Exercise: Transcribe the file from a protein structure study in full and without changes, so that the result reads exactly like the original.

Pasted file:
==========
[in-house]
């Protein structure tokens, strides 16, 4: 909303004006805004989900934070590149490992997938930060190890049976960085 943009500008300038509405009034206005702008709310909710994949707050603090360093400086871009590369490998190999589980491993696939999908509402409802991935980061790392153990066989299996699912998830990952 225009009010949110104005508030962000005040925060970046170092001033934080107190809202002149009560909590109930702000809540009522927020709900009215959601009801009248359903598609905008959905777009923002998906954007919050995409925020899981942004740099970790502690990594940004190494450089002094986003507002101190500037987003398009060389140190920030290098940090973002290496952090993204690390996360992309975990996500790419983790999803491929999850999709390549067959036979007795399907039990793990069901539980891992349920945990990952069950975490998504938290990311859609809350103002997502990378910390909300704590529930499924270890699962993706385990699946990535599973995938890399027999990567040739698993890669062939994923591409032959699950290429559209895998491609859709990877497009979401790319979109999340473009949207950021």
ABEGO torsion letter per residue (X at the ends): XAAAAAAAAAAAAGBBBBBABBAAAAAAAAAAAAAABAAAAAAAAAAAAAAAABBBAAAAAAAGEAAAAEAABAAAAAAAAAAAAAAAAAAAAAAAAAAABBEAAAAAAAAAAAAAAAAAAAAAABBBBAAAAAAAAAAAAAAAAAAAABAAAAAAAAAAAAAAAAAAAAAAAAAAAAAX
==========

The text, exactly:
[in-house]
């Protein structure tokens, strides 16, 4: 909303004006805004989900934070590149490992997938930060190890049976960085 943009500008300038509405009034206005702008709310909710994949707050603090360093400086871009590369490998190999589980491993696939999908509402409802991935980061790392153990066989299996699912998830990952 225009009010949110104005508030962000005040925060970046170092001033934080107190809202002149009560909590109930702000809540009522927020709900009215959601009801009248359903598609905008959905777009923002998906954007919050995409925020899981942004740099970790502690990594940004190494450089002094986003507002101190500037987003398009060389140190920030290098940090973002290496952090993204690390996360992309975990996500790419983790999803491929999850999709390549067959036979007795399907039990793990069901539980891992349920945990990952069950975490998504938290990311859609809350103002997502990378910390909300704590529930499924270890699962993706385990699946990535599973995938890399027999990567040739698993890669062939994923591409032959699950290429559209895998491609859709990877497009979401790319979109999340473009949207950021």
ABEGO torsion letter per residue (X at the ends): XAAAAAAAAAAAAGBBBBBABBAAAAAAAAAAAAAABAAAAAAAAAAAAAAAABBBAAAAAAAGEAAAAEAABAAAAAAAAAAAAAAAAAAAAAAAAAAABBEAAAAAAAAAAAAAAAAAAAAAABBBBAAAAAAAAAAAAAAAAAAAABAAAAAAAAAAAAAAAAAAAAAAAAAAAAAX